Physical Therapy — Speech Therapy — Occupational Therapy — Feeding Therapy For Infants & Children

Feeding Therapy

 

Parents of children who have feeding difficulties are often faced with a challenging situation.  Because the interplay between nutrition, gastrointestinal health, and a child’s experience of food can be complicated, there is rarely an easy solution when a feeding problem arises.  Through a series of questions, our therapy supervisors will determine whether your child’s feeding needs will be best served by either a speech-language pathologist or occupational therapist.  During the evaluation and throughout treatment your child’s therapist will develop and utilize a plan of care tailored specifically for your child’s and family’s needs and will work closely with your family and other specialists involved with your child’s care to help your child become a safe, efficient, and willing participant in mealtimes.  Our therapists have specialized training in several approaches to feeding, including SOS, AEIOU and SOFFI. 
 

Red Flags of Feeding Disorders in Infants and Toddlers:

  • An infant who cries or arches while eating
  • Abnormal suck-swallow-breathe pattern
  • Poor weight gain or weight loss
  • Failure to consume enough nutrients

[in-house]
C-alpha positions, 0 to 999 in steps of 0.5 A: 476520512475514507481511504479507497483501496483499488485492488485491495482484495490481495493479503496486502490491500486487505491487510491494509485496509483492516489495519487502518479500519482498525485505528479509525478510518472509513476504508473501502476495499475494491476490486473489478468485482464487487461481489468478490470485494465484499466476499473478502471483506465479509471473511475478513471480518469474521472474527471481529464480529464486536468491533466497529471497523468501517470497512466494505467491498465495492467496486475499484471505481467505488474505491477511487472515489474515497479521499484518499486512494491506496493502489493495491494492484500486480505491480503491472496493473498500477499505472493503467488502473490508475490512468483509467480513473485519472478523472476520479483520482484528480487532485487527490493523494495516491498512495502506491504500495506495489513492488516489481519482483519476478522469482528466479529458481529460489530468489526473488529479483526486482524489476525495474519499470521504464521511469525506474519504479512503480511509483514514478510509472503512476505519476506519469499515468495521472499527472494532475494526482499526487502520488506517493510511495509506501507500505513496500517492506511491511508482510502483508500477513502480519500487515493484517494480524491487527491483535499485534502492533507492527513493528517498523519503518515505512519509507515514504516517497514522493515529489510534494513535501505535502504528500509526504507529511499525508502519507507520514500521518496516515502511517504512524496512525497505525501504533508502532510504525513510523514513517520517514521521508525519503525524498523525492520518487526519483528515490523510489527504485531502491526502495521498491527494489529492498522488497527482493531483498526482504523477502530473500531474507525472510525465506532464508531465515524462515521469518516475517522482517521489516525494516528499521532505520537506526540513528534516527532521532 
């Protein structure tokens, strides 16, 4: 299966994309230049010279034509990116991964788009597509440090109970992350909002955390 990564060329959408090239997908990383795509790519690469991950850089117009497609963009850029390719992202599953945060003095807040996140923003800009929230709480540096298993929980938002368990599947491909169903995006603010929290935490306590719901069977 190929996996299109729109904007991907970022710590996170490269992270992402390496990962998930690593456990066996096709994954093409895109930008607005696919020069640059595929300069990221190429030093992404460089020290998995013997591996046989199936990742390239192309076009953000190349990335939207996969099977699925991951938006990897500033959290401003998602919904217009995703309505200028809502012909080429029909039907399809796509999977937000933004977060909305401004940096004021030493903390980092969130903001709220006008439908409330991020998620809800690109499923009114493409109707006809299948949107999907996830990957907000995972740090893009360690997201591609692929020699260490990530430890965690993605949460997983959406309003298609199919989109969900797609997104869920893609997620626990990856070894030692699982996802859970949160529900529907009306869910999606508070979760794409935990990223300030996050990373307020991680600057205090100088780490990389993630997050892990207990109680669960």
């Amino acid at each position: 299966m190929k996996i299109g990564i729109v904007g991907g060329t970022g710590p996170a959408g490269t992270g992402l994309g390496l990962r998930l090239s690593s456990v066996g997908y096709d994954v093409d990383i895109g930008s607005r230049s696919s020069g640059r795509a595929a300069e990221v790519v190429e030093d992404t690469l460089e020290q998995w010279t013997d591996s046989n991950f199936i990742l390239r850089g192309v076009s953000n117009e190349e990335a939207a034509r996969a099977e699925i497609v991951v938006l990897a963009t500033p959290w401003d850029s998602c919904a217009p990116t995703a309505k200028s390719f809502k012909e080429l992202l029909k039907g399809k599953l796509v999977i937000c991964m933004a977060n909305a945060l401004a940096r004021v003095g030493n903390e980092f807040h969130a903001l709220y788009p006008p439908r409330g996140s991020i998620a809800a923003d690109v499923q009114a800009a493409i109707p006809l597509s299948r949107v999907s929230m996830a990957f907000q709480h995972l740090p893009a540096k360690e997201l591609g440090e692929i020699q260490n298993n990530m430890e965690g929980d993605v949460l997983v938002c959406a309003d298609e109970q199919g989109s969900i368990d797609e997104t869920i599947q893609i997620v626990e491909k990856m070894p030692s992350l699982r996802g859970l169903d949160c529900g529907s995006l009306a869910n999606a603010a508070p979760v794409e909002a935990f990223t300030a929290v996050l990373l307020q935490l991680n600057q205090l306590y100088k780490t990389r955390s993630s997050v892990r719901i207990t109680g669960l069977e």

• Choking, gagging, vomiting or coughing during meals
  • More than once incident of nasal reflux
  • History of a traumatic choking incident
  • History of eating and breathing coordination problems
  • Difficulty with transitioning to baby food purees by 10 months of age
  • Inability to eat table foods by 12 months of age
  • Difficulty transitioning from breast/bottle to a cup by 16 months of age
  • Difficulty chewing or keeping food/liquids in mouth
  • Food refusal for certain textures or food groups.
  • Mealtimes that last longer than 30 minutes and/or are a struggle.

Red Flags of Feeding Disorders of Children Ages 2 ½ and Older

  • Refusal to eat in a variety of settings
  • Refusal to attend or anxiety around social events that involve food
  • Food range of less than 20 foods
  • Unwillingness to try new foods 
  • Poor weight gain or weight loss
  • Failure to consume enough nutrients
  • Choking, gagging, vomiting or coughing during meals
  • History of a traumatic choking incident
  • Difficulty chewing or keeping food/liquids in mouth
  • Food refusal for certain textures or food groups.
  • Mealtimes that last longer than 30 minutes and/or are a struggle.

Abilities in Action is a Provider of Pediatric Physical Therapy, Pediatric Occupational Therapy and Pediatric Speech Therapy to Infants and Children in Monmouth County, NJ and surrounding towns 

Abilities In Action, LLC